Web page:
entrapment


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Entrapment

The act of government agents or officials that induces a person to commit a crime he or she is not previously disposed to commit.

Entrapment is a defense to criminal charges when it is established that the agent or official originated the idea of the crime and induced the accused to engage in it. If the crime was promoted by a private person who has no connection to the government, it is not entrapment. A person induced by a friend to sell drugs has no legal excuse when police are informed that the person has agreed to make the sale.

The rationale underlying the defense is to deter law enforcement officers from engaging in reprehensible conduct by inducing persons not disposed to commit crimes to engage in criminal activity. In their efforts to obtain evidence and combat crime, however, officers are permitted to use some deception. For example, an officer may pretend to be a drug addict in order to apprehend a person suspected of selling drugs. On the other hand, an officer cannot use chicanery or Fraud to lure a person to commit a crime the person is not previously willing to commit. Generally, the defense is not available if the officer merely created an opportunity for the commission of the crime by a person already planning or willing to commit it.

The defense of entrapment frequently arises when crimes are committed against willing victims. It is likely to be asserted to counter such charges as illegal sales of liquor or narcotics, Bribery, Sex Offenses, and gambling. Persons who commit these types of crimes are most easily apprehended when officers disguise themselves as willing victims.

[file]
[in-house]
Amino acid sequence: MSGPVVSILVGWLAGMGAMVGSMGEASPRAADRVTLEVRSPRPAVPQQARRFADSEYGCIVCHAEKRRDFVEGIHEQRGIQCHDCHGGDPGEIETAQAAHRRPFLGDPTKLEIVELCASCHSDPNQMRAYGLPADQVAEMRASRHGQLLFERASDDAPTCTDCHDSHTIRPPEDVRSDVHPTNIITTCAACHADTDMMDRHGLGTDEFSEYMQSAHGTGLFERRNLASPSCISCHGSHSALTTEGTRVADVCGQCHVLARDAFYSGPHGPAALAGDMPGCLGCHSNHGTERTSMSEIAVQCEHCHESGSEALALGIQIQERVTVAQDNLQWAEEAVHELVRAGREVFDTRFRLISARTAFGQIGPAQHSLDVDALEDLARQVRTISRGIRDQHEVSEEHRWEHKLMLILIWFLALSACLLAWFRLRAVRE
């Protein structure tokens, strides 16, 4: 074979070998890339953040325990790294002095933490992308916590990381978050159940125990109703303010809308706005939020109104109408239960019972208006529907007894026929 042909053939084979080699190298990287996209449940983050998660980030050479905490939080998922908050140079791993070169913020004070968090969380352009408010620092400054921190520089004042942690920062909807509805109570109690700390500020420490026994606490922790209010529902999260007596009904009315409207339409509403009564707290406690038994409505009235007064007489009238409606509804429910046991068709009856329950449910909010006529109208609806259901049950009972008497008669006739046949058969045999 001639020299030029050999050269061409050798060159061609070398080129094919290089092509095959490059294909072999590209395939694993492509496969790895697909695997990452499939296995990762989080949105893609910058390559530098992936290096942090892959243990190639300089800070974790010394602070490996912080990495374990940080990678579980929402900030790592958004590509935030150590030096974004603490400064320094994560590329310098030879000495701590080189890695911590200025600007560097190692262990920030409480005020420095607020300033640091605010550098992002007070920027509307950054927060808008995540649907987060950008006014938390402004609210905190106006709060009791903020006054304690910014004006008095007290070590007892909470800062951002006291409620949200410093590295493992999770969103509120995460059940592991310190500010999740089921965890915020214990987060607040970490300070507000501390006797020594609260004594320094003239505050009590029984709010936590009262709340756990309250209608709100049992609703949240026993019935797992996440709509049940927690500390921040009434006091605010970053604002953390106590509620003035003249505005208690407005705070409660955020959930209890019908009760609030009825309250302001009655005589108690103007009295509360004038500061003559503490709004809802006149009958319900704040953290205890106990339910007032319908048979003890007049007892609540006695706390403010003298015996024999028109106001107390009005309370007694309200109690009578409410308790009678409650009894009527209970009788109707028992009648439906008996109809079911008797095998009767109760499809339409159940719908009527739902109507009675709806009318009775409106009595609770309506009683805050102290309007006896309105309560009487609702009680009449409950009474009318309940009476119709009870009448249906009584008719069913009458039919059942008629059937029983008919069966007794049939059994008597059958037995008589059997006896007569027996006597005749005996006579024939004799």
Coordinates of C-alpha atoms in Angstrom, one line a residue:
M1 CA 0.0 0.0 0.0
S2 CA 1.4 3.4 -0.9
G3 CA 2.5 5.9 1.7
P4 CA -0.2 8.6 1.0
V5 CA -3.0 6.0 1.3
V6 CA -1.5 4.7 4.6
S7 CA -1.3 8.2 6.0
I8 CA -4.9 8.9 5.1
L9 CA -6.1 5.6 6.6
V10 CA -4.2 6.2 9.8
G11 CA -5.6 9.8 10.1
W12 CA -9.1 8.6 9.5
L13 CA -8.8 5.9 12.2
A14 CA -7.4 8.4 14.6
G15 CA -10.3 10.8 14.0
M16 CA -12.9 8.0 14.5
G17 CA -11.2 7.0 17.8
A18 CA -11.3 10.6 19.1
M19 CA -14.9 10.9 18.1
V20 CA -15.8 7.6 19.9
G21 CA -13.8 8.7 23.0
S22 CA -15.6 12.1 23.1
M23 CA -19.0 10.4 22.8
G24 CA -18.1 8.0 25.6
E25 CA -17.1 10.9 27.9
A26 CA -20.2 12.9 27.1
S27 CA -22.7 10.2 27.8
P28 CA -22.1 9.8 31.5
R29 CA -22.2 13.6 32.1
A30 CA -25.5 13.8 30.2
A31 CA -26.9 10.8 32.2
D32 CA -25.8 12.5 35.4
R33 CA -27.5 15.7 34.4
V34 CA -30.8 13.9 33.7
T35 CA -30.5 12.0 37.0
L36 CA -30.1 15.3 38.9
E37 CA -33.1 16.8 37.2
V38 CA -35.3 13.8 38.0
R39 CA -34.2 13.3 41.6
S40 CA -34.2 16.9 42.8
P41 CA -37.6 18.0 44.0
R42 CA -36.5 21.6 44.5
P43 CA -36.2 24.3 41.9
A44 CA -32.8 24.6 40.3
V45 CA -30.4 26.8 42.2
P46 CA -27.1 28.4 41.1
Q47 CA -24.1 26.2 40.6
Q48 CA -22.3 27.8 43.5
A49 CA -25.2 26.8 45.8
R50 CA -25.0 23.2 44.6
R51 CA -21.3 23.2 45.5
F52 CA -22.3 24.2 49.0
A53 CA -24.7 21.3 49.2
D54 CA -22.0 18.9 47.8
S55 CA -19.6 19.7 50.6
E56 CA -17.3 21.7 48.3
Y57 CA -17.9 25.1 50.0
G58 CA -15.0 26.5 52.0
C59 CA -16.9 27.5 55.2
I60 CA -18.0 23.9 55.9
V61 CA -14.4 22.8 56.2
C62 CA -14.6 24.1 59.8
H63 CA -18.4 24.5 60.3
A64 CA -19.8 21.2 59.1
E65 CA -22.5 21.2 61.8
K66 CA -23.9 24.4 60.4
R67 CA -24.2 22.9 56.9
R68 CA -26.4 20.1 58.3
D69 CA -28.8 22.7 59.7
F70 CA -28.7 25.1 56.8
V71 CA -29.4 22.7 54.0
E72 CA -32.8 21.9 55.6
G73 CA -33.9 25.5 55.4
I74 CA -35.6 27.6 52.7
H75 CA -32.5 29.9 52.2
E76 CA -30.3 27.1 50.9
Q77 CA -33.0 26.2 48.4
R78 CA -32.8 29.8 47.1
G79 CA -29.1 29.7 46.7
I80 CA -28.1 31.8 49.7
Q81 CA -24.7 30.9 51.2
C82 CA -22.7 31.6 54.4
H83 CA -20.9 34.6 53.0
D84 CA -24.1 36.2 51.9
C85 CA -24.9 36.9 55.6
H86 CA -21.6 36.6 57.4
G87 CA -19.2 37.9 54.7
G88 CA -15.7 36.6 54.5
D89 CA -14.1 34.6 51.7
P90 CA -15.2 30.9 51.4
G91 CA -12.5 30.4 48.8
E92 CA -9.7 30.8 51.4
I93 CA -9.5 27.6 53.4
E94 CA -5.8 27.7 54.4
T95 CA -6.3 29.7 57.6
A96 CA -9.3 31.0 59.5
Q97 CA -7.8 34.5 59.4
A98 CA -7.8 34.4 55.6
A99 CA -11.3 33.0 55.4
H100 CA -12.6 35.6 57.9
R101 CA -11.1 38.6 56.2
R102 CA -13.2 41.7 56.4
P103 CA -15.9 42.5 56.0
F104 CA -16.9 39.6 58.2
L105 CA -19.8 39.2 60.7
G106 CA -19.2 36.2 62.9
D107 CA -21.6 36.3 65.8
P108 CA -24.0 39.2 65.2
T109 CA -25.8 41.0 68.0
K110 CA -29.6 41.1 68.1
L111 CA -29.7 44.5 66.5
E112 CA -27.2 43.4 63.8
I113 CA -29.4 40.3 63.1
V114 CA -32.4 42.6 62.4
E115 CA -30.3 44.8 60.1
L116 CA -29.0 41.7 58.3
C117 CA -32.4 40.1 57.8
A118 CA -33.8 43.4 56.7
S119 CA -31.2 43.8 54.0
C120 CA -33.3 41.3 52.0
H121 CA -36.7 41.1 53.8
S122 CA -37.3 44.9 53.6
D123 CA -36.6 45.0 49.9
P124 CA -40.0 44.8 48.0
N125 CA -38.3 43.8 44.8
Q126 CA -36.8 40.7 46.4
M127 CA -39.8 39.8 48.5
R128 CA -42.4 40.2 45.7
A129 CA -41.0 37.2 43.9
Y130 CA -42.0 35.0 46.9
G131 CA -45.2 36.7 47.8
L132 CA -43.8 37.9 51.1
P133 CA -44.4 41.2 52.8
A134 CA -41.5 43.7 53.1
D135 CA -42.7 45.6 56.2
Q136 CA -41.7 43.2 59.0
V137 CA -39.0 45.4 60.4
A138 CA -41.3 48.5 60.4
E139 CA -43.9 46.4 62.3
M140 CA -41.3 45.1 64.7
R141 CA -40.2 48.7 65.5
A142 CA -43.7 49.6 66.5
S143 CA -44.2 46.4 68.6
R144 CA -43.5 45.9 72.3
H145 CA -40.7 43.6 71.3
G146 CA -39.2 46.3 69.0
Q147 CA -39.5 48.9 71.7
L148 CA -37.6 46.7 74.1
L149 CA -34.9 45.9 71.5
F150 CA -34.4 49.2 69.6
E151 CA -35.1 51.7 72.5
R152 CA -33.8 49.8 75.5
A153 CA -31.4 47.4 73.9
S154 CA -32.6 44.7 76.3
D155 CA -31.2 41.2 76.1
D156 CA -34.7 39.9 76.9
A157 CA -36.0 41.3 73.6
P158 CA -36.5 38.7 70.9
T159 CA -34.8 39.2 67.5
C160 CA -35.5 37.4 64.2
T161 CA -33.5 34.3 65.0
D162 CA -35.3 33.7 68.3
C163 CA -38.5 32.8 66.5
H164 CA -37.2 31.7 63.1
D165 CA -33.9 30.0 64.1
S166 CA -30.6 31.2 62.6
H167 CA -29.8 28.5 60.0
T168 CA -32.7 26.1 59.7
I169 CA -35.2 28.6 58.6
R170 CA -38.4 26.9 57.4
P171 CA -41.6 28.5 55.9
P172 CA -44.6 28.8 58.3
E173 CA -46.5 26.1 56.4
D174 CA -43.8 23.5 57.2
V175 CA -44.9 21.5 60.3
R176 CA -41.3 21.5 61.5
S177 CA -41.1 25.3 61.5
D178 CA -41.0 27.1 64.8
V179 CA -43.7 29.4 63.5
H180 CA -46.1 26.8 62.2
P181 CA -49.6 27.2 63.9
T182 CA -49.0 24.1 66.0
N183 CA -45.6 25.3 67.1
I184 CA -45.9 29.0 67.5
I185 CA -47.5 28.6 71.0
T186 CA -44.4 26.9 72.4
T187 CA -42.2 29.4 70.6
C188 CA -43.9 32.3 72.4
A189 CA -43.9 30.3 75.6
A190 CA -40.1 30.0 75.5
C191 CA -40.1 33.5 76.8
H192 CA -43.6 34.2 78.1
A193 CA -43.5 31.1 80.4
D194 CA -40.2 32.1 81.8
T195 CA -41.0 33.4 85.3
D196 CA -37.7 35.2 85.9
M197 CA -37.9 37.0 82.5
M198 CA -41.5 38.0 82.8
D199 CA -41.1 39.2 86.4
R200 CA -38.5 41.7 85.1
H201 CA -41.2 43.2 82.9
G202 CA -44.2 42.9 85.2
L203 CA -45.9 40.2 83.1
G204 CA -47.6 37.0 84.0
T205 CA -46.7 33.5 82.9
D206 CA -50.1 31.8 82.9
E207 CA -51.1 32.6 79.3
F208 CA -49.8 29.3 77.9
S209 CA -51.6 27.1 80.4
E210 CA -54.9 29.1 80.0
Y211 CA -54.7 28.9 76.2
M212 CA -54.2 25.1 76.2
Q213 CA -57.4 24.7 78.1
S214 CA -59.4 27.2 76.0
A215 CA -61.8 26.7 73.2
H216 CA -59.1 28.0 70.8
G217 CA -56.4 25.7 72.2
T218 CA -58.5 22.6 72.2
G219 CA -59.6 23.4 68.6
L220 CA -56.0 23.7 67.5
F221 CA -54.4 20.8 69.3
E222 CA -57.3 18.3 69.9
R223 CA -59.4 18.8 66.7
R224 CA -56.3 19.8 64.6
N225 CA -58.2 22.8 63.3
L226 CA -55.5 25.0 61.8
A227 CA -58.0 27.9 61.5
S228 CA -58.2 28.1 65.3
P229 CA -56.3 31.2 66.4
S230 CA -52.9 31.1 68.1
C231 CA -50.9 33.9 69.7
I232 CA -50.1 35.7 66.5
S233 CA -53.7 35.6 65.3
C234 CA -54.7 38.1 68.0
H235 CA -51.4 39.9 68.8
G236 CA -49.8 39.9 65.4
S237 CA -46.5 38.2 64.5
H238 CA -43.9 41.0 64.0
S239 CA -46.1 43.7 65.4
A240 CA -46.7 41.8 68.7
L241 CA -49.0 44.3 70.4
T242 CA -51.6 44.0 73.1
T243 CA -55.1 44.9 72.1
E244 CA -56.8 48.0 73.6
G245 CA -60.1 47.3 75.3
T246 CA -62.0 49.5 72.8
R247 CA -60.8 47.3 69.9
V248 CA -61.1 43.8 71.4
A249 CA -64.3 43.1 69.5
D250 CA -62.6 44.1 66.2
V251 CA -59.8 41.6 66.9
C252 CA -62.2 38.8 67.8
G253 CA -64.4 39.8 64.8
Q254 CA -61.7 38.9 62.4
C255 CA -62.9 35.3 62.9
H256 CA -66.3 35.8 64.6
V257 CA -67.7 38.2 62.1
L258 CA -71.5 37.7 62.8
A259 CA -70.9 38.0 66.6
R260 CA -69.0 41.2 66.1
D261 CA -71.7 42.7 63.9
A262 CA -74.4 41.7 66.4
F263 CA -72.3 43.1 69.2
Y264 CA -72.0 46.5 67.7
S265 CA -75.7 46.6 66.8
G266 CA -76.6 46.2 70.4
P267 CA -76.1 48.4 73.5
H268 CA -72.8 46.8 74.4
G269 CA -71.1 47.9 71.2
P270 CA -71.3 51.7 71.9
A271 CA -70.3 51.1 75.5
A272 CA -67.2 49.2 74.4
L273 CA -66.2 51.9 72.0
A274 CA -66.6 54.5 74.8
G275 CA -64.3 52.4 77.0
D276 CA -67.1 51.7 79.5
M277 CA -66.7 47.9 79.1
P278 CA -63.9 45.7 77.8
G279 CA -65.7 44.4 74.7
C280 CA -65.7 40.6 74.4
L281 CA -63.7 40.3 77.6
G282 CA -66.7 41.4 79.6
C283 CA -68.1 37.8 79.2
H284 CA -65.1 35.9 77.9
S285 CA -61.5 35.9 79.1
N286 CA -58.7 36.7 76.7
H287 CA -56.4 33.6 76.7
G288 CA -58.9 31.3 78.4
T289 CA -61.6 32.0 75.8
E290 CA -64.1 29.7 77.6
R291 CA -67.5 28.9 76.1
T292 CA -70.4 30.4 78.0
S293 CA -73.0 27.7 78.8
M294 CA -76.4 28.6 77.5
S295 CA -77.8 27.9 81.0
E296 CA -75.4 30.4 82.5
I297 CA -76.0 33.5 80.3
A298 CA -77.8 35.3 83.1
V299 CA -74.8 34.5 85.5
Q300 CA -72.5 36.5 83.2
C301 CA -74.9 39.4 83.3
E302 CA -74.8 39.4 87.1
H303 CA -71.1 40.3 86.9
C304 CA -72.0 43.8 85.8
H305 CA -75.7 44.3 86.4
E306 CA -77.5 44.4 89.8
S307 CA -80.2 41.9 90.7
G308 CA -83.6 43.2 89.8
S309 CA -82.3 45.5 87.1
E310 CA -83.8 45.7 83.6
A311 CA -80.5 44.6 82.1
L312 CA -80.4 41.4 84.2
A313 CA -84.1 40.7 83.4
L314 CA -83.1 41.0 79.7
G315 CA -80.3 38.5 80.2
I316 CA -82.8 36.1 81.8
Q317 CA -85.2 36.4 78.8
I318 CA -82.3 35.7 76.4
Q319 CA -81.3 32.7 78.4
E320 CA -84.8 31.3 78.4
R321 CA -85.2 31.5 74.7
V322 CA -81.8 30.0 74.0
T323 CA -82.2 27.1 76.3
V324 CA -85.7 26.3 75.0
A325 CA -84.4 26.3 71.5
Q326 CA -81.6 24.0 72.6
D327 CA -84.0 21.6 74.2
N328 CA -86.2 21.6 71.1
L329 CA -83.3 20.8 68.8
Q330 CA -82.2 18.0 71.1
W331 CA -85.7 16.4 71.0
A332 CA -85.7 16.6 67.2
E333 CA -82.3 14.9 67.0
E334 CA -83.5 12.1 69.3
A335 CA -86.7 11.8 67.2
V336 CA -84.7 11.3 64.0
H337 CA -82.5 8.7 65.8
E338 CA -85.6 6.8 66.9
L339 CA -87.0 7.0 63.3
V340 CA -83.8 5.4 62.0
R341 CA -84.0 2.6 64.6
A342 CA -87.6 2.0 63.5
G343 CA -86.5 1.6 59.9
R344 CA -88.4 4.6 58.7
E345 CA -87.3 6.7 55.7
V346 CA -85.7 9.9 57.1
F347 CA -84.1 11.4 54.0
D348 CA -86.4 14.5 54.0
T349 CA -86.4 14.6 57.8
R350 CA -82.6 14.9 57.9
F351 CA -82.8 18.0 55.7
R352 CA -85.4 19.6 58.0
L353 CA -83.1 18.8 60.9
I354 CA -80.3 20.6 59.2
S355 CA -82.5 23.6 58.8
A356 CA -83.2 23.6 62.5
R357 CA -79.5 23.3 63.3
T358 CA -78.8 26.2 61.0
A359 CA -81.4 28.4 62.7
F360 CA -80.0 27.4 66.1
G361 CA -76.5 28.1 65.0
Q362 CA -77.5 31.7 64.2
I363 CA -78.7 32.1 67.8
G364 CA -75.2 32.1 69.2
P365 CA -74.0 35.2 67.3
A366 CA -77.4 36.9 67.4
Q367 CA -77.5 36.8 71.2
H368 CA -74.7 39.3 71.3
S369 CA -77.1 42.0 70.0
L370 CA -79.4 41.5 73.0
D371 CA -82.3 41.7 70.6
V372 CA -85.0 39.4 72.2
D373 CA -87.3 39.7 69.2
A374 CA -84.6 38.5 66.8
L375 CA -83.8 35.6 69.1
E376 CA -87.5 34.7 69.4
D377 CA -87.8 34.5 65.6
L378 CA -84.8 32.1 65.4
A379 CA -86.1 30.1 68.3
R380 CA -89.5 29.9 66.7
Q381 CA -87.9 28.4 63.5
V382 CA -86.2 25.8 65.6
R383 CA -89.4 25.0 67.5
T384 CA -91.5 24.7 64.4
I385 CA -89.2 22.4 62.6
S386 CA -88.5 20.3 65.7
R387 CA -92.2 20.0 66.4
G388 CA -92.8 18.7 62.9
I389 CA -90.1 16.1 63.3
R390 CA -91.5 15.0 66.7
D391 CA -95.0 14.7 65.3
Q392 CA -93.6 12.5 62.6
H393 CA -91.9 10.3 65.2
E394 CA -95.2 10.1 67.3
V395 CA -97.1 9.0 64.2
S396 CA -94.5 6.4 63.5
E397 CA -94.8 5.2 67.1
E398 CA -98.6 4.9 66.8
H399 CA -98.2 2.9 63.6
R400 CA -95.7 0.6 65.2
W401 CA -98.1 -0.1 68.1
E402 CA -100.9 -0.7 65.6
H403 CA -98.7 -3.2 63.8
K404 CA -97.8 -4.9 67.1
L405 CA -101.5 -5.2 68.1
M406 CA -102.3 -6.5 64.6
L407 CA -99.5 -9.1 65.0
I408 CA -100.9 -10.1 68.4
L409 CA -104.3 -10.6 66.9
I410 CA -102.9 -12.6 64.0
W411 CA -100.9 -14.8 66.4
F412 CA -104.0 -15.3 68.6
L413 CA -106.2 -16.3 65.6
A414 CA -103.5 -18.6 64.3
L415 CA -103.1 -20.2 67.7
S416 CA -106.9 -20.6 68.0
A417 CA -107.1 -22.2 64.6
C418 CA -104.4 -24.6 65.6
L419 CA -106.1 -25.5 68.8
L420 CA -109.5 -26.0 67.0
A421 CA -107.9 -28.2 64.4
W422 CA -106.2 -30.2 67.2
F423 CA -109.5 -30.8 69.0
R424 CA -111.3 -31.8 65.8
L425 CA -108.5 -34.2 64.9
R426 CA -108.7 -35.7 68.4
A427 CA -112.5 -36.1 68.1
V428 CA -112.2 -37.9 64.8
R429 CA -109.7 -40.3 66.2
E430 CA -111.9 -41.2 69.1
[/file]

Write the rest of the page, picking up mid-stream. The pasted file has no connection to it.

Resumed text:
Most states require a defendant who raises the defense of entrapment to prove he or she did not have a previous intent to commit the crime. Courts determine whether a defendant had a predisposition to commit a crime by examining the person's behavior prior to the commission of the crime and by inquiring into the person's past criminal record if one exists. Usually, a predisposition is found if a defendant was previously involved in criminal conduct similar to the crime with which he or she is charged.

When an officer supplies an accused with a tool or a means necessary to commit the crime, the defense is not automatically established. Although this factor may be considered as evidence of entrapment, it is not conclusive. The more important determination is whether the official planted the criminal idea in the mind of the accused or whether the idea was already there.

Entrapment is not a constitutionally required defense, and, consequently, not all states are bound to provide it as a defense in their criminal codes. Some states have excluded it as a defense, reasoning that anyone who can be talked into a criminal act cannot be free from guilt.

entrapment

n. in criminal law, the act of law enforcement officers or government agents to induce or encourage a person to commit a crime when the potential criminal expresses a desire not to go ahead. The key to entrapment is whether the idea for the commission or encouragement of the criminal act originated with the police or government agents instead of with the "criminal." Entrapment, if proved, is a defense to a criminal prosecution. The accused often claims entrapment in so-called "stings" in which undercover agents buy or sell narcotics, prostitutes' services, or arrange to purchase goods believed to be stolen. The factual question is: Would Johnny Begood have purchased the drugs if not pressed by the narc?